Tennessee Williams meets Ernest Hemingway for Lunch at the Floridita, Cuba 1959
It was the English theatre critic, Kenneth Tynan, who brought Williams and Hemingway together…
In April 1959, Tynan was travelling to Cuba to interview Fidel Castro, who’d recently chased Batista off the island, and called in to see Tennessee Williams — who was living in Key West at the time — suggesting the playwright might like to come along.
“ I’ve arranged to have lunch with Hemingway at the Floridita tomorrow, “ said Tynan, “ why not join us?”
“ Hemingway? You are joking, right? I’ve heard he kicks people like me in the crotch.”
“ Nonsense. But if he does I shall kick him back.”
In the end curiosity got the better of Williams, and the two writers headed off to Cuba.
Thomas Lanier “Tennessee” Williams III, was born in Columbus, Mississippi, on March 26, 1911. His first great theatrical hit, The Glass Menagerie, was staged in 1944. From that moment on he never looked back as a playwright. By the time of the lunch with Hemingway, Sweet Bird of Youth had been doing good business on Broadway for a month, and he was now considered, along with Miller and O’Neill, to be one of America’s greatest playwrights.
The young Kenneth Tynan, in just a handful of years, had changed the way theatre critics wrote, creating a style that was to be taken up by just about every young reviewer thereafter: stylish, Hemingwayesque, no holds barred stuff that gave moulding old British newspaers a new lease of life.
Tynan supported, and championed, almost single-handedly, the rise of the so called ‘angry young men’ of literature and the theatre, most notably John Osborne and his play, Look Back in Anger, the success of which, sadly, destroyed the career of Terence Rattigan.
Tynan was a rising star.
Hemingway was on his last legs with only one more book left in him, and suicide just around the corner.
But Williams, who admired Hemingway’s work, still feared the tall and big chested novelist who greeted him and Tynan with handshakes and hugs, as they walked into the famous Floridita bar and restaurant.
Hemingway ordered Papa Doble (double frozen daiquiris) all round, signed a few autographs, and then had to listen to a trio of singers salute Hemingway with a new song they’d written about a local lesbian who could not, no matter how much she tried “…change her appetites to suit papa.” Hemingway laughed and hugged the singers, tipping them well, before explaining, to Williams and Tynan, that the bronze bust of himself on the bar in the corner was always covered up for Lent.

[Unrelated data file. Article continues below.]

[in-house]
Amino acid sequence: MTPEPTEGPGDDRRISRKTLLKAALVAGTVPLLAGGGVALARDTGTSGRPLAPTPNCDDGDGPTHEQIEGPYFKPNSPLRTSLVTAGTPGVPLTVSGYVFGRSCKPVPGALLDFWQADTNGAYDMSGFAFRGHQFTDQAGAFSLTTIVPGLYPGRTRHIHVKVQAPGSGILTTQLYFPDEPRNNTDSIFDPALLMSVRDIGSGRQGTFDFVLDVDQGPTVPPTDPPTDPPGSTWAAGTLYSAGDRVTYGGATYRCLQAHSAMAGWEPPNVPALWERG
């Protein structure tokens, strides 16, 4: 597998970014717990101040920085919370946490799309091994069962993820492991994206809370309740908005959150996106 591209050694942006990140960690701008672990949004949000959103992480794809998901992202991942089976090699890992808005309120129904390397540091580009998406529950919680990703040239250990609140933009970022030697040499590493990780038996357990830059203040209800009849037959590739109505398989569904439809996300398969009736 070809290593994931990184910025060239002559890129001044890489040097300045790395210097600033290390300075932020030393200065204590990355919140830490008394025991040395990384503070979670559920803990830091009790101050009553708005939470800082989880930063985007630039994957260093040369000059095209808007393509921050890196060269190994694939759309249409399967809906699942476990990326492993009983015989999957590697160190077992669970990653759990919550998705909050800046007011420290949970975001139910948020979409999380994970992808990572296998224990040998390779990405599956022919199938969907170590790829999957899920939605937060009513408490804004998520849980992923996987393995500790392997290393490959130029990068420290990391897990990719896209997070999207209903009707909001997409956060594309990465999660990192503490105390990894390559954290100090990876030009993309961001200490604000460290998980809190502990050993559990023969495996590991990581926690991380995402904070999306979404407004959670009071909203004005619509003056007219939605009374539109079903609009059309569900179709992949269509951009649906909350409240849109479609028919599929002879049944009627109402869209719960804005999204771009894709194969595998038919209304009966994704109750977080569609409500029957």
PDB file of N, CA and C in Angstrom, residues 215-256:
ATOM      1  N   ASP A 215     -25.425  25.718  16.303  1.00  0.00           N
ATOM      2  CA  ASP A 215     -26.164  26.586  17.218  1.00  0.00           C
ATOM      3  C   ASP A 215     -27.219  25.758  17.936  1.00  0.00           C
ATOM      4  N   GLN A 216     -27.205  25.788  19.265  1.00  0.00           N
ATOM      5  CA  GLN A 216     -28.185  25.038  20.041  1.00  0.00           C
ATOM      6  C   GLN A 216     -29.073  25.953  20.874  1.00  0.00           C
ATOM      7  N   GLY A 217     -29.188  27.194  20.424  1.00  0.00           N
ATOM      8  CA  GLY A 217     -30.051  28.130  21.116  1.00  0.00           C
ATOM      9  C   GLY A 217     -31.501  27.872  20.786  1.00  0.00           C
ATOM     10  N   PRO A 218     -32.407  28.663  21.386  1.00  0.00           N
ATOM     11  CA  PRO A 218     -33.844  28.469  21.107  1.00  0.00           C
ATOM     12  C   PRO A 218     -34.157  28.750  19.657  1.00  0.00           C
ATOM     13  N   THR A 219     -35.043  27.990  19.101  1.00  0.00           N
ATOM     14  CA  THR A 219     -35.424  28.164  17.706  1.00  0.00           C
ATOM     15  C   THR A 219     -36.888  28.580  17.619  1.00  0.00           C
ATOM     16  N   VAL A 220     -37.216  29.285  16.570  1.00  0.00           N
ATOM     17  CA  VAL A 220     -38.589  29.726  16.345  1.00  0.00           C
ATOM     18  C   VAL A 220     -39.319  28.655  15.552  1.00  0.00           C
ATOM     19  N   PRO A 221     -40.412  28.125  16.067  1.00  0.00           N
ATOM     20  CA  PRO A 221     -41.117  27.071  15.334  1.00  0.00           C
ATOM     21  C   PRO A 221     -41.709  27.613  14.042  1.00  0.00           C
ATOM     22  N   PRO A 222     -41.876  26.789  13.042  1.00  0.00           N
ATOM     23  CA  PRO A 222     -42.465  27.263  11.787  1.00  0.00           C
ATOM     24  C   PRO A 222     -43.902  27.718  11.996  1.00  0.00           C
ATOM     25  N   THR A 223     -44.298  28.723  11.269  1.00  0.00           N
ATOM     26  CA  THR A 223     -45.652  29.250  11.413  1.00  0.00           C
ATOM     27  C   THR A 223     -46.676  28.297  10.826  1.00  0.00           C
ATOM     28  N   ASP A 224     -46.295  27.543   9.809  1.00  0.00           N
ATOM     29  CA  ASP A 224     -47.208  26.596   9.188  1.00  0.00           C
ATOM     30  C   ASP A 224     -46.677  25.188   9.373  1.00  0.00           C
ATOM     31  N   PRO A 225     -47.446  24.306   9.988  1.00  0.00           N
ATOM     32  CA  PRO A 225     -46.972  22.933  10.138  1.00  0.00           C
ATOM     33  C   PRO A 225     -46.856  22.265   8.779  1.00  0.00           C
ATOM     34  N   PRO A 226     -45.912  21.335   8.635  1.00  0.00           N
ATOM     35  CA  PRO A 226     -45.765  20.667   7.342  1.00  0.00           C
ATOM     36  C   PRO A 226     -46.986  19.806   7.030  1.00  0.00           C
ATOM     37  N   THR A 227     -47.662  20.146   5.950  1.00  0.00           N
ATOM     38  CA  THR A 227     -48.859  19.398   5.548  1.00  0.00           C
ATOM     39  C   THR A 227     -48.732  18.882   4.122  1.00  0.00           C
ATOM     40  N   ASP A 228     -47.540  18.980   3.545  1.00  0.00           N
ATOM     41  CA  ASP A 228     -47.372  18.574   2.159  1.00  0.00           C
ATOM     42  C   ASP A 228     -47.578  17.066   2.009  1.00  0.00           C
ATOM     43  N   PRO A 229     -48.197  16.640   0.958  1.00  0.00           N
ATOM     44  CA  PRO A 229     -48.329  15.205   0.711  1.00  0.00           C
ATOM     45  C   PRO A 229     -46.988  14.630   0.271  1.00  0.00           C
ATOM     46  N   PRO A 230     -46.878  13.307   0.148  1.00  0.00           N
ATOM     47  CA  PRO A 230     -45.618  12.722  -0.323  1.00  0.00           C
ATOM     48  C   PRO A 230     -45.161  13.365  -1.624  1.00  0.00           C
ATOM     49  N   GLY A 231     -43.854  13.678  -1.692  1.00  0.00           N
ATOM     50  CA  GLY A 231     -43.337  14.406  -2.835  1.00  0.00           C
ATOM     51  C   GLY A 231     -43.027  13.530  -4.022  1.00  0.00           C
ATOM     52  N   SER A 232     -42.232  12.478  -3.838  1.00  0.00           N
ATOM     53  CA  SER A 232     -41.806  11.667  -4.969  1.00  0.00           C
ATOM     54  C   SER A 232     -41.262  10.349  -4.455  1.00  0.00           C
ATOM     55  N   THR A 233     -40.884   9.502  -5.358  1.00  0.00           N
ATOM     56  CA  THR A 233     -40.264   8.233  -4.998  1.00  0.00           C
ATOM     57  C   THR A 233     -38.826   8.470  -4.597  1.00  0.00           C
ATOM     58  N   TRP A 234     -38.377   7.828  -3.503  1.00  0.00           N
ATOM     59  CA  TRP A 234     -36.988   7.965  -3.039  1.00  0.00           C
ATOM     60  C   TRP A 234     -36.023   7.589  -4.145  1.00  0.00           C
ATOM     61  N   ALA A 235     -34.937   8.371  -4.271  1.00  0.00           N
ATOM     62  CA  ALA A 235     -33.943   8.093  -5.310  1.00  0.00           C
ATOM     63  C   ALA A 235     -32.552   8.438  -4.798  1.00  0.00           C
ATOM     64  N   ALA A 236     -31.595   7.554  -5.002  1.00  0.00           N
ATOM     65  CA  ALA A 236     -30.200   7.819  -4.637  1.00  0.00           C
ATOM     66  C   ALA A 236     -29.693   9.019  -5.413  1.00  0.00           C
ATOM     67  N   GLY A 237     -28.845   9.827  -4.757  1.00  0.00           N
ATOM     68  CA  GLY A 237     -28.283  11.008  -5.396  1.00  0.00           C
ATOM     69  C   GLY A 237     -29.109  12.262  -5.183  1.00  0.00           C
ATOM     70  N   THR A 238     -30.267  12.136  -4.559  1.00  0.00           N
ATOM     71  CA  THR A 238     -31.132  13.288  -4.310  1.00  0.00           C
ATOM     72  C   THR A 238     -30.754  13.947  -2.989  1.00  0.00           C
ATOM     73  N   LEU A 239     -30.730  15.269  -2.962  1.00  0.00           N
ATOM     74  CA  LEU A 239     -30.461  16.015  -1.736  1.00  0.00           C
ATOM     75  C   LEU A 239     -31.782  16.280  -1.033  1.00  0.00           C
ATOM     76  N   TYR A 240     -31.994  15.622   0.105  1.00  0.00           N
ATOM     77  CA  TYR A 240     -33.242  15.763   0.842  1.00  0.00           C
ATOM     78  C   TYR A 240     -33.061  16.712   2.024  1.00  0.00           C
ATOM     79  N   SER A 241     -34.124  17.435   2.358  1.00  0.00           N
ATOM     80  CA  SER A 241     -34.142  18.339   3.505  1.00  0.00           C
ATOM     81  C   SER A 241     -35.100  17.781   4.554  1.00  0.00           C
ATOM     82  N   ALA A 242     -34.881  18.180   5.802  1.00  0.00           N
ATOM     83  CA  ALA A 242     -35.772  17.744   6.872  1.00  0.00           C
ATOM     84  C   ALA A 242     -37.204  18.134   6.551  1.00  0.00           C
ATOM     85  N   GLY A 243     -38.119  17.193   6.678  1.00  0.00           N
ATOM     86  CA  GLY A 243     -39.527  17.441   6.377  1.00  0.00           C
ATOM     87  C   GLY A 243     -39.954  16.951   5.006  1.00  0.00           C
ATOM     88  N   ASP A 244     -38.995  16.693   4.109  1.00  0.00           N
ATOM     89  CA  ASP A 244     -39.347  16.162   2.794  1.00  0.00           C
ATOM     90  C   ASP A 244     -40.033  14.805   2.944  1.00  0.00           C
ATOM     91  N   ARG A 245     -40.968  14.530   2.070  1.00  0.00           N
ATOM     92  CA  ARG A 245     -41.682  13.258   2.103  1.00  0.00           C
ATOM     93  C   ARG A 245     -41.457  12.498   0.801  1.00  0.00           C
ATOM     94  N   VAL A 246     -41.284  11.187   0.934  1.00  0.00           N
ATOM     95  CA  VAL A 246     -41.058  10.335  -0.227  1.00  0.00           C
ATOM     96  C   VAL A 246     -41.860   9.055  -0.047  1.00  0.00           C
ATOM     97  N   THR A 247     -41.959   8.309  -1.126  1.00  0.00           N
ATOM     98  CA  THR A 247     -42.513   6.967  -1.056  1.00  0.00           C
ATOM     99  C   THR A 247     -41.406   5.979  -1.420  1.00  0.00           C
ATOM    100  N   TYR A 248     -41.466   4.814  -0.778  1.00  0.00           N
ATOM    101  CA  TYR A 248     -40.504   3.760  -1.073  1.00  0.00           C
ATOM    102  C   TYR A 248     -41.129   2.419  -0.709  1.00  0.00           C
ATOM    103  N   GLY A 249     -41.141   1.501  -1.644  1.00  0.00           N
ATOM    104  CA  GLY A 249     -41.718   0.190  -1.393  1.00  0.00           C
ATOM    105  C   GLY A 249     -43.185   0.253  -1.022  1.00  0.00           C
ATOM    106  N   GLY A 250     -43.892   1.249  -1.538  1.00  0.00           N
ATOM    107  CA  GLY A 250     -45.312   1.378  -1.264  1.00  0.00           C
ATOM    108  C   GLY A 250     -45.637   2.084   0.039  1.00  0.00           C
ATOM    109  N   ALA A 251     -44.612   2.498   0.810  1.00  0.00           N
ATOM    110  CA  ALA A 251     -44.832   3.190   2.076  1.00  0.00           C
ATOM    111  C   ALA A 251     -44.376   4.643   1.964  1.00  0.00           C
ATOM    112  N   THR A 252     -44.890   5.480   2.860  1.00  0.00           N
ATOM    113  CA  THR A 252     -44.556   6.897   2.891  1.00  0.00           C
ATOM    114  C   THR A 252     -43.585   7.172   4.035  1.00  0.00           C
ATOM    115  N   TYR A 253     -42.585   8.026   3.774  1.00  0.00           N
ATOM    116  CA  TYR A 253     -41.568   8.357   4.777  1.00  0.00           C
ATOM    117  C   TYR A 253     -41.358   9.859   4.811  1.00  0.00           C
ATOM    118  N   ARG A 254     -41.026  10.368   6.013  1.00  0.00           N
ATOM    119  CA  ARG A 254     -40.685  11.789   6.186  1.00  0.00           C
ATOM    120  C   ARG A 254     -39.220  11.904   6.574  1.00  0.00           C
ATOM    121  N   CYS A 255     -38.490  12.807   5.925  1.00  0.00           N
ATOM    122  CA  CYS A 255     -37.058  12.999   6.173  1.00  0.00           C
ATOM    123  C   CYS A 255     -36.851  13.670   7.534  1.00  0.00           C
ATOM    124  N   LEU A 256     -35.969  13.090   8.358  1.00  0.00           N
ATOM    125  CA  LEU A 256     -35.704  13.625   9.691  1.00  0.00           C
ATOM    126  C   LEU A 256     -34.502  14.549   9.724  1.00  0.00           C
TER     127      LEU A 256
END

Hemingway then ordered lunch, lobster with a salad, and white wine.
The group were then joined by another journalist, and sometime friend of Hemingway’s, George Plimpton, who spotted that Tennessee looked slightly terrified, and as Plimpton put it “…Tennessee Williams’ tendencies were perfectly visible and I never saw anything but the greatest respect Hemingway had for him.”
Williams then told Hemingway he’d met the bullfighter Ordóñez in Spain, describing him as “…a lovely boy, very friendly, very accessible.” Hemingway said nothing. Williams then said:
“ I was introduced to Pauline back in Key West. I was very sorry to hear of her death, what…?”
“ She died like everybody else,” said Ernest, “and after that she was dead.”
There was something of a pause then:
The conversation moved on to the air crashes Hemingway and Mary had suffered in Africa, with Hemingway giving detailed descriptions, and how close they came to death, with Hemingway adding:
“ You can survive on one kidney, but if your liver gives out, you’re through.”
He then made his goodbyes and said what a pleasure it had been:
“ To meet you Tennessee, and can I say how much I enjoy your work, although I’ve never seen any of your plays I do enjoy reading them. Take care of yourself…”
“ Thank you, I will, and you.”
They both ignored the advice.
In the summer of 1959 Ernest travelled to Spain to cover the bullfights. He was supposed to write a series of short articles, in the end they turned into a very good book, The Dangerous Summer. Kenneth Tynan turned up in Spain at the same time, gate-crashing Hemingway’s lunches. I think it can be assumed Hemingway had rather gone off the young man who would be the first to use the ‘f’ word on British TV.
Tennessee Williams died in 1983, Kenneth Tynan in 1980.
Hemingway met Fidel Castro in May 1960, and was told by the new Cuban President that when they were fighting in the mountains they used For Whom the Bell Tolls as a guerrilla manual. That would have pleased Hemingway.
Note: Although based on fact I have used some creative licence with regard some of the dialogue.